Businesses in the Metropolitan Statistical Area (MSA) continue to manufacture:
They also produce newer products including:
Material handling equipment
Microbrewed beers and artisanal spirits
Aerospace engines and components
Industrial tools and dies
Hardware and shelving systems
The City is the headquarters for Steelcase Inc. – the world’s leading designer and manufacturer of office systems. We're also home to American Seating Company and Irwin Seating Company.
During the last twenty years, the City’s economy has diversified. The local medical services, agribusiness, technology, and higher education sectors continue to expand. Non-manufacturing employment in the MSA now accounts for 80% of the labor force. This leaves 20% of area workers employed in the manufacturing sector.
The following list reflects the diversity of the top ten major employers in the Grand Rapids MSA:
- Spectrum Health
- Meijer, Inc.
- Mercy Health/St. Mary's
- Amway Corporation
- Gentex Corporation
- Perrigo Company
- Herman Miller, Inc.
- Steelcase, Inc.
- Grand Valley State University
- Lacks Enterprises, Inc.
City businesses and residents get natural gas through DTE Energy and electricity from Consumers Energy. The City owns and operates the water supply and sewage treatment systems. These systems are made up of more than 1,239 and 1,100 miles of lines, respectively. These service City businesses, residents and several other cities and townships in the area. The City’s Lake Michigan Filtration Plant supplies and processes water drawn from Lake Michigan. It became operational in 1962 and expanded in 1992. Grand Rapids water quality meets or exceeds the U. S. Environmental Protection Agency and the Michigan Department of Environmental Quality requirements.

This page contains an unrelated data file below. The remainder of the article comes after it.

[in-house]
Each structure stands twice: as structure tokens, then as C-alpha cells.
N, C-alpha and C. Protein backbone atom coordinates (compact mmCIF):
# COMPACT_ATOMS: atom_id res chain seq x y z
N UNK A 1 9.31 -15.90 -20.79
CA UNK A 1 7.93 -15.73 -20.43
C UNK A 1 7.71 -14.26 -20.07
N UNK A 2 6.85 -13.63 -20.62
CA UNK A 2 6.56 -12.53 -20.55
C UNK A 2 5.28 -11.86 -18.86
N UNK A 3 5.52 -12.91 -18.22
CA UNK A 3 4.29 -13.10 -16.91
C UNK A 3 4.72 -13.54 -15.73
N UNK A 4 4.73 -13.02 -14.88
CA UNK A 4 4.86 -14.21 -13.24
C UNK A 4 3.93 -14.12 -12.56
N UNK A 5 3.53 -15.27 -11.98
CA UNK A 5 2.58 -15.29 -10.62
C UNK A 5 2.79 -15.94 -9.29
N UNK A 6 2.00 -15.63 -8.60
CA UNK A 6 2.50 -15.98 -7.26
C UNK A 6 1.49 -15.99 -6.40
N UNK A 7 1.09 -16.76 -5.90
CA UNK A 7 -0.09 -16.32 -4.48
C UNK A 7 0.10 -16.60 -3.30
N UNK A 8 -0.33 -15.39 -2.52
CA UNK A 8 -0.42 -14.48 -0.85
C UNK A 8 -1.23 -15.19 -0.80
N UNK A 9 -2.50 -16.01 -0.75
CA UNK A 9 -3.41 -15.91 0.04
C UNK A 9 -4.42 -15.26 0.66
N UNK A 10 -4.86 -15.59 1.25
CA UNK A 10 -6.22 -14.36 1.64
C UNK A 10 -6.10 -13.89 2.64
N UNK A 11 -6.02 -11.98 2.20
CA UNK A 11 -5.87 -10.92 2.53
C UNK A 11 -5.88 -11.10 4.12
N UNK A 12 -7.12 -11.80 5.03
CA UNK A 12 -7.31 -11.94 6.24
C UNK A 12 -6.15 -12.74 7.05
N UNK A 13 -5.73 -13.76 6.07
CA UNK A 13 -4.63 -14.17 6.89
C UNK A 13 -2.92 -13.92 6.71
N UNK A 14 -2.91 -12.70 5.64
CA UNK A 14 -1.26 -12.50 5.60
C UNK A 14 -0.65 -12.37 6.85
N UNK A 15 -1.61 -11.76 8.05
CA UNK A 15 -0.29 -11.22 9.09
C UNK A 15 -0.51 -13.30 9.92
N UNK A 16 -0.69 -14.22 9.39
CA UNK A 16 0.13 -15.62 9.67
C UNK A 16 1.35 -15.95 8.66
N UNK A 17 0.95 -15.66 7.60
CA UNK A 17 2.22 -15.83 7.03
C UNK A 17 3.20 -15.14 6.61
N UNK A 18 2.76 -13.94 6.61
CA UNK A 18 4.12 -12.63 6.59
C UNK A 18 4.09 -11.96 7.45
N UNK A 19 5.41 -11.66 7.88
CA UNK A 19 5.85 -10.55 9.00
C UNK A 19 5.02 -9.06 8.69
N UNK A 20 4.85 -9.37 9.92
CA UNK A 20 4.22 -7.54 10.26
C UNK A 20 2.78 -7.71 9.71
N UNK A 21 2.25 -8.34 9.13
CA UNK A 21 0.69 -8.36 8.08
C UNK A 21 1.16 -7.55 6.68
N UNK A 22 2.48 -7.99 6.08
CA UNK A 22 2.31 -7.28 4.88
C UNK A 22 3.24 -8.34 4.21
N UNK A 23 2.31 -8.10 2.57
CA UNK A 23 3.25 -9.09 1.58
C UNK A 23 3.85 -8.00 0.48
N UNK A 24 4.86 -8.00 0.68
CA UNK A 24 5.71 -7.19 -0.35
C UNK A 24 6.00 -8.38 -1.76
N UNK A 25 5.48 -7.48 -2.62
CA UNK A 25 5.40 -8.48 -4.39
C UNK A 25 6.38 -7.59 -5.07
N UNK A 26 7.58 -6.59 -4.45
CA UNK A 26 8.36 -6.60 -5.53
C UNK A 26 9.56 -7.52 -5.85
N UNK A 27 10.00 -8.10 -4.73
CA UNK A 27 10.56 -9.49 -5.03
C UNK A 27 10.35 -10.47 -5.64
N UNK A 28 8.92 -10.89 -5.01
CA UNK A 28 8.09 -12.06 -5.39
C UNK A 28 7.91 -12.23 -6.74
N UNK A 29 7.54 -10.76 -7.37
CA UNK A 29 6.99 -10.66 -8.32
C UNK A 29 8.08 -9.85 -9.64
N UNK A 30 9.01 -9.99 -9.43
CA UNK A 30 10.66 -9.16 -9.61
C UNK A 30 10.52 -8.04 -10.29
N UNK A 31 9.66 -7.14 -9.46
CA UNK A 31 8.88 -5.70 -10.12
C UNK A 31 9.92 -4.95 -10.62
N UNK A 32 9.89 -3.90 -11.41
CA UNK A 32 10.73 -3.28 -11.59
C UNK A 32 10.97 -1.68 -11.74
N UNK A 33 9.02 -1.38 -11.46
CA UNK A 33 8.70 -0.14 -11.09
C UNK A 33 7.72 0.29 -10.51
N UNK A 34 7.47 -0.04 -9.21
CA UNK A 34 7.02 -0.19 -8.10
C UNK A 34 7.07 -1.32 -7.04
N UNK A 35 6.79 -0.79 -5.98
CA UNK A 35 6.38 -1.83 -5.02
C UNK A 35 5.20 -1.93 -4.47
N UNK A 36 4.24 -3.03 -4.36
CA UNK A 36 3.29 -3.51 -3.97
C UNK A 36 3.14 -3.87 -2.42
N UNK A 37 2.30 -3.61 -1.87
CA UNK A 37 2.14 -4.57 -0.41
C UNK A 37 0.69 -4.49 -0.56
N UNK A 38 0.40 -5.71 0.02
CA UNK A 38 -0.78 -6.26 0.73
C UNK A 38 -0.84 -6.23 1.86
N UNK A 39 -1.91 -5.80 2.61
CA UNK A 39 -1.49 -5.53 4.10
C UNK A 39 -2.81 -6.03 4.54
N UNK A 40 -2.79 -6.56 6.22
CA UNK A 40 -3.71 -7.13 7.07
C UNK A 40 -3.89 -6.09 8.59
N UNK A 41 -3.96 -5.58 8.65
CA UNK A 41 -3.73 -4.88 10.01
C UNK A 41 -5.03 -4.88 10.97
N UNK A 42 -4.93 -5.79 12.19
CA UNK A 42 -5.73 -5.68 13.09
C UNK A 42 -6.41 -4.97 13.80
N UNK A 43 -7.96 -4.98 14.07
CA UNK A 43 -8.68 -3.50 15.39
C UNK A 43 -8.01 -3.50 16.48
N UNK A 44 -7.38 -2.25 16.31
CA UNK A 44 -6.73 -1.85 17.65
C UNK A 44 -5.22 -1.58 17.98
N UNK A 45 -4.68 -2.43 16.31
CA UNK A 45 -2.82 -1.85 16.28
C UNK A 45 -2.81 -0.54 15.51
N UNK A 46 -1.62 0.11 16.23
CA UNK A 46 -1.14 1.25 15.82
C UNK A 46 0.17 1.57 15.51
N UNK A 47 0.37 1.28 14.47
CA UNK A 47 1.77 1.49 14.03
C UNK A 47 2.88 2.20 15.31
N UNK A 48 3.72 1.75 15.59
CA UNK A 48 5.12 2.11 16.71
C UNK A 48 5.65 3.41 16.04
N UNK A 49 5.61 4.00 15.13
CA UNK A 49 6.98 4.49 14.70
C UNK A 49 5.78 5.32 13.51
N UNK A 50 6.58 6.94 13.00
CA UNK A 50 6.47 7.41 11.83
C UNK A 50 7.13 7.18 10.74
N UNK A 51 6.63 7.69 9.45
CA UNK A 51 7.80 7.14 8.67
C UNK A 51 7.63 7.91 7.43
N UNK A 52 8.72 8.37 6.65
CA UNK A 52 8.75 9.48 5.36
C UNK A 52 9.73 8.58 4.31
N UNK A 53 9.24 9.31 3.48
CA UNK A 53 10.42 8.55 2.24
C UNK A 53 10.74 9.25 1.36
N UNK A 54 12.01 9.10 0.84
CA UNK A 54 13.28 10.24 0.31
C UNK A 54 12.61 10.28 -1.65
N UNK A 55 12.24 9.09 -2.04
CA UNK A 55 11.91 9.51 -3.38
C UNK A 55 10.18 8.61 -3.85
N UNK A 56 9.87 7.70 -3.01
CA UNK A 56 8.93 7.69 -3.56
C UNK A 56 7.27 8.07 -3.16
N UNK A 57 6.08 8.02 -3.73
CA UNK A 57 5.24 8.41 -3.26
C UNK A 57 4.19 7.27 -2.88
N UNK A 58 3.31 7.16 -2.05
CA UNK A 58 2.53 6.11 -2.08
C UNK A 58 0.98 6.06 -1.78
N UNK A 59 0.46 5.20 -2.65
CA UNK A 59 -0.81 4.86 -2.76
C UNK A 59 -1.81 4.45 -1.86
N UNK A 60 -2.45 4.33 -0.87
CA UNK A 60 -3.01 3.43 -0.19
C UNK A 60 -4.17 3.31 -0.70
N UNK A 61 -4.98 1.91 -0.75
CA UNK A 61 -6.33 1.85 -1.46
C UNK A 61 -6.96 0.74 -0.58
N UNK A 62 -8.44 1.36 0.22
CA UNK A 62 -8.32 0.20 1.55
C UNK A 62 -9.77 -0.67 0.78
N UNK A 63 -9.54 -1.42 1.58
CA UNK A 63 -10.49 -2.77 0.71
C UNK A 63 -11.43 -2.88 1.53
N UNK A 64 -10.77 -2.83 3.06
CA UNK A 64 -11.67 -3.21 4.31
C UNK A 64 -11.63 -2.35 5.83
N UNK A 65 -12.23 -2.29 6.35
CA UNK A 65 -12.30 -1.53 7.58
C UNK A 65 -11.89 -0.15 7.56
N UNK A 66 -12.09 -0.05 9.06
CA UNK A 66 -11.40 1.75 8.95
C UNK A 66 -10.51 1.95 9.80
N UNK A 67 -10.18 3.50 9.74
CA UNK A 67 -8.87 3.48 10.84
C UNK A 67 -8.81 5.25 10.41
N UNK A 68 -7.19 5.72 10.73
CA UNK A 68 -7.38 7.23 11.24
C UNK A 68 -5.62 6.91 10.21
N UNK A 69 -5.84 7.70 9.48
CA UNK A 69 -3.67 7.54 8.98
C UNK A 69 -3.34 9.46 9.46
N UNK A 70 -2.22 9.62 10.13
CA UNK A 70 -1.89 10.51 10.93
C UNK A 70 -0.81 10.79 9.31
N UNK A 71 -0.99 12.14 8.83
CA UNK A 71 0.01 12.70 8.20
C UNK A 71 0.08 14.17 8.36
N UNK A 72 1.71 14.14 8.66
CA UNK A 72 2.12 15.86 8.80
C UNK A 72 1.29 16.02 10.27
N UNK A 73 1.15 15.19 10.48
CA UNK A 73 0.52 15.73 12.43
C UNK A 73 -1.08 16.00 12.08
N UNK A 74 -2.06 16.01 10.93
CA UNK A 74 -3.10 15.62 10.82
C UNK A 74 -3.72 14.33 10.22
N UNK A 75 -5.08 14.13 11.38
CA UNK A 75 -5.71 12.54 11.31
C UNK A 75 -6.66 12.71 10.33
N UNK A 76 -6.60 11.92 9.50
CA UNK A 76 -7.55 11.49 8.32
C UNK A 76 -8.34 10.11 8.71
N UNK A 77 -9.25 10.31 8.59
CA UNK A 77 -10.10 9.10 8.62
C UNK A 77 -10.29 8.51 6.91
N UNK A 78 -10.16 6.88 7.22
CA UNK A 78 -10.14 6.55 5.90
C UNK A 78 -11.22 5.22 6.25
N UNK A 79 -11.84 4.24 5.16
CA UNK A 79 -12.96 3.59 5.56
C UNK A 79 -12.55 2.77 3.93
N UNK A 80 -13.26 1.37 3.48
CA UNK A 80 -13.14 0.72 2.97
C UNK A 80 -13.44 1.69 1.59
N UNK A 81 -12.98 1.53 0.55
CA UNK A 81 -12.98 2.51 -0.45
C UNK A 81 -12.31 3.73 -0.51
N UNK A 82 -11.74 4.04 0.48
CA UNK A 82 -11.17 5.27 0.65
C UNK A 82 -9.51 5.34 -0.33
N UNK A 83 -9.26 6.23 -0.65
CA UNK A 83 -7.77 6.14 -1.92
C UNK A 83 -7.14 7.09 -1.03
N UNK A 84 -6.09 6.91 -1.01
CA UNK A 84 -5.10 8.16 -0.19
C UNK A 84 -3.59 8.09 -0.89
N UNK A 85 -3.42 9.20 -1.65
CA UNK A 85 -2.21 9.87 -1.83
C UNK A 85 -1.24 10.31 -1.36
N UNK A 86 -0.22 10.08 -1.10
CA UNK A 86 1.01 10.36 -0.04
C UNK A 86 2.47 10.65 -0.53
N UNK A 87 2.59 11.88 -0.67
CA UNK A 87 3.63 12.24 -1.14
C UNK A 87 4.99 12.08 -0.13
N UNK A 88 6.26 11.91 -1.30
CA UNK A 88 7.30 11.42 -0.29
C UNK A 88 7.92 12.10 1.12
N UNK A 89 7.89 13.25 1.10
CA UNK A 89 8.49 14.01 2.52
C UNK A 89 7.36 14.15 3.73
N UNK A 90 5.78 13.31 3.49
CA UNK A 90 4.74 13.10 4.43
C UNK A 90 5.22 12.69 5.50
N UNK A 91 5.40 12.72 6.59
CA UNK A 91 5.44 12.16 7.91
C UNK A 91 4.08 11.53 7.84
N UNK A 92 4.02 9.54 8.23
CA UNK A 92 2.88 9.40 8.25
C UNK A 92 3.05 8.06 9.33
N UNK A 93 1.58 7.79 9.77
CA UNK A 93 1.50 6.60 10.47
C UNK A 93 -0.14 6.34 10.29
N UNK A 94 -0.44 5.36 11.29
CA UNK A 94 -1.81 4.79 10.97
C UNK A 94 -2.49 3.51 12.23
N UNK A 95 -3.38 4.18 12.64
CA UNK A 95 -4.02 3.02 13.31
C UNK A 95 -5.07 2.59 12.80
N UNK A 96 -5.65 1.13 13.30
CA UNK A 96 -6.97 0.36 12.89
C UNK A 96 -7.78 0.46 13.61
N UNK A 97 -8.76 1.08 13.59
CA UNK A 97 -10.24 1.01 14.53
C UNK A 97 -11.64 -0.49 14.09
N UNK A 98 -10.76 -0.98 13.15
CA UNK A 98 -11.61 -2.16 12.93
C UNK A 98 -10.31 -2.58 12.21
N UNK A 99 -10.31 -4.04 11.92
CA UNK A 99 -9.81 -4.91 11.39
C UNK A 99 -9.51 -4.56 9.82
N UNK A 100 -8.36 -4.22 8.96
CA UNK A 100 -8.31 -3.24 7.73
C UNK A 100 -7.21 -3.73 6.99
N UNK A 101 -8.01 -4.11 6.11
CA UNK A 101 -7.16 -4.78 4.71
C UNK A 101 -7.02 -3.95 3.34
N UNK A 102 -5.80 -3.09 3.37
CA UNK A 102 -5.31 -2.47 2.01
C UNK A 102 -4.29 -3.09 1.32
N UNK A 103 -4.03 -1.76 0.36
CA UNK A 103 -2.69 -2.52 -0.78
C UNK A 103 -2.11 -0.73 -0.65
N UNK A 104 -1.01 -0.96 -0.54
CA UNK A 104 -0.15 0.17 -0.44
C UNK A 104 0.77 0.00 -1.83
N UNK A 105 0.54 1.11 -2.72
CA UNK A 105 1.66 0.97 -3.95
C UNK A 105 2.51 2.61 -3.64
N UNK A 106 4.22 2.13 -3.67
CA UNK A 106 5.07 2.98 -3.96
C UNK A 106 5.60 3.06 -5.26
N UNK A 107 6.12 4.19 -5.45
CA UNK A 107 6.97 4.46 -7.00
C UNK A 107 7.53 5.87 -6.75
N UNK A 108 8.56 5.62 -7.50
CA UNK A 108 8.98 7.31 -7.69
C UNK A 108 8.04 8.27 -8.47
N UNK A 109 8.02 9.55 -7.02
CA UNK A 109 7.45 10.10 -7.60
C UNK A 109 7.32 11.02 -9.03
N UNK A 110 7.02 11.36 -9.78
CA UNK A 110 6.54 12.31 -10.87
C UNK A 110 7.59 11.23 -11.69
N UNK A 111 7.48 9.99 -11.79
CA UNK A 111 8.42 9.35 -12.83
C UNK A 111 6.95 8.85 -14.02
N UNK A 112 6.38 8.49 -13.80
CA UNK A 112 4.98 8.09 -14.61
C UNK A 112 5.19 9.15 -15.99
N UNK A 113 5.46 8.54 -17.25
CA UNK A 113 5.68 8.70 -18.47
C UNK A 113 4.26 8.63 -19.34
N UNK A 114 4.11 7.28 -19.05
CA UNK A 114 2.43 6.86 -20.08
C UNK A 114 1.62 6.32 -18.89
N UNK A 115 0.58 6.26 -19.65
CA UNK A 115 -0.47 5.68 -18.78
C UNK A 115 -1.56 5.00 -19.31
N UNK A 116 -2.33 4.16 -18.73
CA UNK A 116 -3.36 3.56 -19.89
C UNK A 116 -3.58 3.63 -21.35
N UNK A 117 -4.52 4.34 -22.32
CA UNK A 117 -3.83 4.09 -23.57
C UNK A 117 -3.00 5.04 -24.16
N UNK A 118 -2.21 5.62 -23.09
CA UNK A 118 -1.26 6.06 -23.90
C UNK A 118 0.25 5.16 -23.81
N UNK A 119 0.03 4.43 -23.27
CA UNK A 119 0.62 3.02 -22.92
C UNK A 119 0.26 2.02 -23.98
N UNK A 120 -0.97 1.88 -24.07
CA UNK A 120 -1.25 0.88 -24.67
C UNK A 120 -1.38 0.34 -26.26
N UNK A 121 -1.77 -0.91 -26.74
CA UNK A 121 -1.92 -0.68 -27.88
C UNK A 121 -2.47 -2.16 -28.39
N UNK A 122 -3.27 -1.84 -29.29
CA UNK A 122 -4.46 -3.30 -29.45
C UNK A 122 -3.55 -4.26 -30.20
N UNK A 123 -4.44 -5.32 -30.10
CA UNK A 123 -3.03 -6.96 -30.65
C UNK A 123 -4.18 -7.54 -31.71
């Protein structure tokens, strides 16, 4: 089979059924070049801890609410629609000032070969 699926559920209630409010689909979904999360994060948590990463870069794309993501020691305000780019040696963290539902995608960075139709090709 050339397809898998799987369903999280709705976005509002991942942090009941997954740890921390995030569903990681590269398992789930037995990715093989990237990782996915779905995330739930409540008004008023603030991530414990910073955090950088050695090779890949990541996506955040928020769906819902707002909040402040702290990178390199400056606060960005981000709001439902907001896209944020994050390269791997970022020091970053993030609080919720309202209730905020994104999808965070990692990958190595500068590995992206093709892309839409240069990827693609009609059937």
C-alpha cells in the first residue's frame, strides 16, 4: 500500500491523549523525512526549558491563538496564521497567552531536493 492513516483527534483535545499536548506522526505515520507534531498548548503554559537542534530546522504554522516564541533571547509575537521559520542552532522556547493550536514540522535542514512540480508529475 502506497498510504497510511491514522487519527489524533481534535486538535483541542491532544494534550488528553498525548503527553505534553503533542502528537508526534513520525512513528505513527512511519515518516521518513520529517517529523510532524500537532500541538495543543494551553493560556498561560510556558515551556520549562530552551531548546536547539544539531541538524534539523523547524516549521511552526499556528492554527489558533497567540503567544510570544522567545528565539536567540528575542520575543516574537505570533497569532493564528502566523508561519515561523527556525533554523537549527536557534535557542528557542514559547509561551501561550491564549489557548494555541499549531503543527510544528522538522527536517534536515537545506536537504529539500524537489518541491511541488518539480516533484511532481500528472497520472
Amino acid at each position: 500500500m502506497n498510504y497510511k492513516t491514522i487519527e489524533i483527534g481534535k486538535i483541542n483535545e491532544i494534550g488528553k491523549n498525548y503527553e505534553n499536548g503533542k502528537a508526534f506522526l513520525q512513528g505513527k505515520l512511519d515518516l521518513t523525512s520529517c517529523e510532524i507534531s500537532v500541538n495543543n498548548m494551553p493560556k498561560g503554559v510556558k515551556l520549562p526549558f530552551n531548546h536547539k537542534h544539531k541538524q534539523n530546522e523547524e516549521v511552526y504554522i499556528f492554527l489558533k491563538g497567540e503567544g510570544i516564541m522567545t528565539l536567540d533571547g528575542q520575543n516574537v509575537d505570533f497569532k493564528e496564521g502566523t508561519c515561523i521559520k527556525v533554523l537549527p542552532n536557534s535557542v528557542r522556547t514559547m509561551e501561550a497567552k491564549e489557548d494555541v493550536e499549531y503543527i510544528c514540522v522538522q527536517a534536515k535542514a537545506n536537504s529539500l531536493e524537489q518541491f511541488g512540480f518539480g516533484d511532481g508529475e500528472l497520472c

In 1992, the City began separating the combined sewer and stormwater infrastructure in older areas of the City. The old infrastructure contributed to Grand River pollution during major rain events. We completed the project ahead of schedule in 2015. Learn more about the Sewer Improvement Project here
Two major expressways connect the City with state and federal highway networks. Greyhound and the Interurban Transit Partnership provide bus services.
Amtrak provides passenger rail service. Class I freight railroads include CSX, Michigan Shore, Marquette Rail and others.
The Gerald R. Ford International Airport is thirteen miles southeast of the central city. It's easily accessible by expressway and partners with six passenger airlines:
The Grand Rapids MSA has public and private K-12 school systems.
It's also home to 19 four-year public and private colleges and universities. These include satellite campuses downtown Grand Rapids for these institutions:
Western Michigan University
Michigan State University
Central Michigan University
Ferris State University
Thomas M. Cooley Law School
Grand Valley State University (GVSU) is several miles west of the City. GVSU opened a downtown campus in 1988. GVSU continues to expand its presence in the City. Grand Rapids is also home to Grand Rapids Community College. This popular two-year educational institution operates with a countywide property tax millage.
The Van Andel Institute (VAI) is a post-doctoral biomedical research and education facility. The eight-story 400,000 square foot campus is downtown Grand Rapids next to Spectrum Health-Butterworth Hospital and Helen DeVos Children’s Hospital. The VAI partners with the Grand Rapids SmartZone Local Development Financing Authority (LDFA). Together they attract medical technology development to the City and to LDFA-supported accelerator services.
Michigan State University’s (MSU) College of Human Medicine relocated from East Lansing, Michigan to the Grand Rapids. It's adjacent to VAI and the hospitals. MSU’s Research Center is also nearby and opened in September, 2017.
The City has two art museums, a zoo and several performing arts theaters. We have a professional opera, symphony and ballet companies. Just outside City limits, the Frederik Meijer Gardens and Sculpture Park hosts over 750,000 visitors annually.
On the Grand River downtown is the Grand Rapids Public Museum. The City owns the museum, but a separate non-profit organization runs operations. The Museum showcases Grand Rapids’ cultural history. The facility has: